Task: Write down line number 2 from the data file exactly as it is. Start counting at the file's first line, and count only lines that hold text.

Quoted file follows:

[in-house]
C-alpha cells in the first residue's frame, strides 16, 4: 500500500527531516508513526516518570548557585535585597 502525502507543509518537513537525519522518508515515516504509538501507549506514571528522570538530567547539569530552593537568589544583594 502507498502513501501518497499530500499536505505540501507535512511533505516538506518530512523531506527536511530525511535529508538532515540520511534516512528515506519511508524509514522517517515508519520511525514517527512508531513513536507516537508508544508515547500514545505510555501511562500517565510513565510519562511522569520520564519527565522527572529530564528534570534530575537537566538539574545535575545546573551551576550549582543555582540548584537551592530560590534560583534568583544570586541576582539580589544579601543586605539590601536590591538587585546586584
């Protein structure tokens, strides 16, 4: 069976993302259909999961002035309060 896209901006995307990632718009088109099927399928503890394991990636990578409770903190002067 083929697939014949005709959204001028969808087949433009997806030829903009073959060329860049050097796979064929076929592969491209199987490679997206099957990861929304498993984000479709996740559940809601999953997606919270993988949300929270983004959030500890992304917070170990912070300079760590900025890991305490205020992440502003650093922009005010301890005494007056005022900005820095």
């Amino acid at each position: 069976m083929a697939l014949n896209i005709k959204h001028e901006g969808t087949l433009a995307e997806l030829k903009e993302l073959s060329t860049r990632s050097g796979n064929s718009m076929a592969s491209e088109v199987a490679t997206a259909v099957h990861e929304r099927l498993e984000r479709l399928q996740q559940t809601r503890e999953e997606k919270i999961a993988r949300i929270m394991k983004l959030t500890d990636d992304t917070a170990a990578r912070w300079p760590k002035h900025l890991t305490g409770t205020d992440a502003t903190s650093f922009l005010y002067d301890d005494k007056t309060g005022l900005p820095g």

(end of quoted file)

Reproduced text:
C-alpha cells in the first residue's frame, strides 16, 4: 500500500527531516508513526516518570548557585535585597 502525502507543509518537513537525519522518508515515516504509538501507549506514571528522570538530567547539569530552593537568589544583594 502507498502513501501518497499530500499536505505540501507535512511533505516538506518530512523531506527536511530525511535529508538532515540520511534516512528515506519511508524509514522517517515508519520511525514517527512508531513513536507516537508508544508515547500514545505510555501511562500517565510513565510519562511522569520520564519527565522527572529530564528534570534530575537537566538539574545535575545546573551551576550549582543555582540548584537551592530560590534560583534568583544570586541576582539580589544579601543586605539590601536590591538587585546586584